Protest became a regular part of the proceedings, as was perhaps fitting, given that the farmers would never have been treated fairly by the Government had it not been for their peaceful resistance efforts.
And then, one Agreement Anniversary Day during an election year, the leader of the Government was invited to celebrate with the farmers at the place where the Agreement was signed.
The farmers, wise to the potential for heated politicking on the historic day, decided to separate the celebration of the occasion and the political discussions. The leader of the Government was invited to speak, “freely and uninhibited” immediately after the traditional proceedings had concluded.
He, the leader of the people, appointed to represent both the city-dwellers and the farmers, and the many people who had since moved to the land, refused the invitation, demanding instead that he determine when during the proceedings he should speak. He also refused to attend the sacred service on the morning of the Anniversary, sending his deputy, a descendent of farmers, instead.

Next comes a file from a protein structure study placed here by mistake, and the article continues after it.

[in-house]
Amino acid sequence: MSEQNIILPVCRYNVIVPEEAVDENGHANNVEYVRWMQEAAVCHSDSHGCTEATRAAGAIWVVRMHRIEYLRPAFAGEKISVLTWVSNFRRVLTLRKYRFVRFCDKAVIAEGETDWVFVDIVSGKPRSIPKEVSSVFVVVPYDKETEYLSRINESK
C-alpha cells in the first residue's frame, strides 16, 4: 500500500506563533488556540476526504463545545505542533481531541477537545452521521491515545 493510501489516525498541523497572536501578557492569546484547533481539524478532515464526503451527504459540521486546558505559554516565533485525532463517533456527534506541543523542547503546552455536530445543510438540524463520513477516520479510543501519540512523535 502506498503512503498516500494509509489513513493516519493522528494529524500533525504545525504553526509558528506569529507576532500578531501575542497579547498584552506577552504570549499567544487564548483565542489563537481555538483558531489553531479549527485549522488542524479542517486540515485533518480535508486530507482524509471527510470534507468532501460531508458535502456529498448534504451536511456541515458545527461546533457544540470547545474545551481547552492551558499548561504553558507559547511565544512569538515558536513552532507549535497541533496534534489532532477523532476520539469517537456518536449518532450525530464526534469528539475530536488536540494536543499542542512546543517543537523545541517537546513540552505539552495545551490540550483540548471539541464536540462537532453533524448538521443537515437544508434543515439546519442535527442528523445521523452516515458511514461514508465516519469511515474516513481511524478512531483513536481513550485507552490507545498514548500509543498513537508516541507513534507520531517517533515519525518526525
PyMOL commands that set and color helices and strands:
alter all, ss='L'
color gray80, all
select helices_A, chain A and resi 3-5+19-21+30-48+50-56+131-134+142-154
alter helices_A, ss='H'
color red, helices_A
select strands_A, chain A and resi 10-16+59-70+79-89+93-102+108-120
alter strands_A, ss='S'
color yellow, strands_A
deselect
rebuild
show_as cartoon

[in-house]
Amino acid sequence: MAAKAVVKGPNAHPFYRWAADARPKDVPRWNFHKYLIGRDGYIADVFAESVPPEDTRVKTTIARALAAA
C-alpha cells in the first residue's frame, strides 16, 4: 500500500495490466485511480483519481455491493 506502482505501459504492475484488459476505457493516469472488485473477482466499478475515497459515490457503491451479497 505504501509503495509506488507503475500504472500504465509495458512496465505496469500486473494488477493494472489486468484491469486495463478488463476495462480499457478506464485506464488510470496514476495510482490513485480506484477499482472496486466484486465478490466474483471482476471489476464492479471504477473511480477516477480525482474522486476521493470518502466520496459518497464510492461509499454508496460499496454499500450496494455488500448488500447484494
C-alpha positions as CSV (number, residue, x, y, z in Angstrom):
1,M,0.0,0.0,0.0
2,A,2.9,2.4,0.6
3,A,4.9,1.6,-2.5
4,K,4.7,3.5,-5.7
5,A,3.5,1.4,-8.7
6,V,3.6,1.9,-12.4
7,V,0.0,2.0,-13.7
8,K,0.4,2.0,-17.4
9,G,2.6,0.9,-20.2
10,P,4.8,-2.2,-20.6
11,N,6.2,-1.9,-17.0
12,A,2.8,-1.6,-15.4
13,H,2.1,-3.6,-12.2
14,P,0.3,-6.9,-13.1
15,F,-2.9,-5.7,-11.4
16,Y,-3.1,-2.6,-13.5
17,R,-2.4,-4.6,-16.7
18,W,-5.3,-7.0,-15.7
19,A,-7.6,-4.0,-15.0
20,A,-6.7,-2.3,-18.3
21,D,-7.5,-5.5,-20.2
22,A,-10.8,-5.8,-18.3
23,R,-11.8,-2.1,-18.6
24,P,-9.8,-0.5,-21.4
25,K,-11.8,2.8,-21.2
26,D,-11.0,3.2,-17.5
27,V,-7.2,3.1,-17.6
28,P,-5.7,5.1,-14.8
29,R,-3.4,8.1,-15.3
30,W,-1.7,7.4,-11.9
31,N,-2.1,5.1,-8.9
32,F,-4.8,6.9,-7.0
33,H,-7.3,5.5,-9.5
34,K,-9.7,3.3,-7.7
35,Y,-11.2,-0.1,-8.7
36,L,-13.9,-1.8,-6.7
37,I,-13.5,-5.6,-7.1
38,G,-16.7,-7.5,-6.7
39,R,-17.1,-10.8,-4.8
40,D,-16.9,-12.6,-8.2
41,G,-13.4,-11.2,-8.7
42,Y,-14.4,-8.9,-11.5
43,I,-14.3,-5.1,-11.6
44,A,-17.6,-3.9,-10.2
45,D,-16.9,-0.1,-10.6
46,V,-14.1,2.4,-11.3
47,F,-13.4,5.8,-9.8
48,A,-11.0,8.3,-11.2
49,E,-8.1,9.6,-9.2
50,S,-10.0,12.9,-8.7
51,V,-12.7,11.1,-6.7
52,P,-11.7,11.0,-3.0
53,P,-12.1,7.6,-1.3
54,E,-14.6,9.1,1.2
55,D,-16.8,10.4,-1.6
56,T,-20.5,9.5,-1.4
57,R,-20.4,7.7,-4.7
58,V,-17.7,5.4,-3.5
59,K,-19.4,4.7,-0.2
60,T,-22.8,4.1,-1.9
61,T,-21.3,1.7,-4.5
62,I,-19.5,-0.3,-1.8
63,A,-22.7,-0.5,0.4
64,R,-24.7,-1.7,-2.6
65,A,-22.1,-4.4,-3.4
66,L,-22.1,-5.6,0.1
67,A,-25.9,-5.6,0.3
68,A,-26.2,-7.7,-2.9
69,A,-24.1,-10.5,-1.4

He told the nation’s media that the proceedings and the celebrations of the day made people “cringe”. He decided instead to spend the day in the city.
The story of the farmers and the city-dwellers is, of course, an allegory. It is, however, based on a true story. Our story. The one we often try to forget.
Change the names Joseph to Hohepa, John to Hone, and Edward to Eruera. Replace “farmer” with “Māori” and “city-dweller” with “Pākehā”.
Now tell me why we are cringing.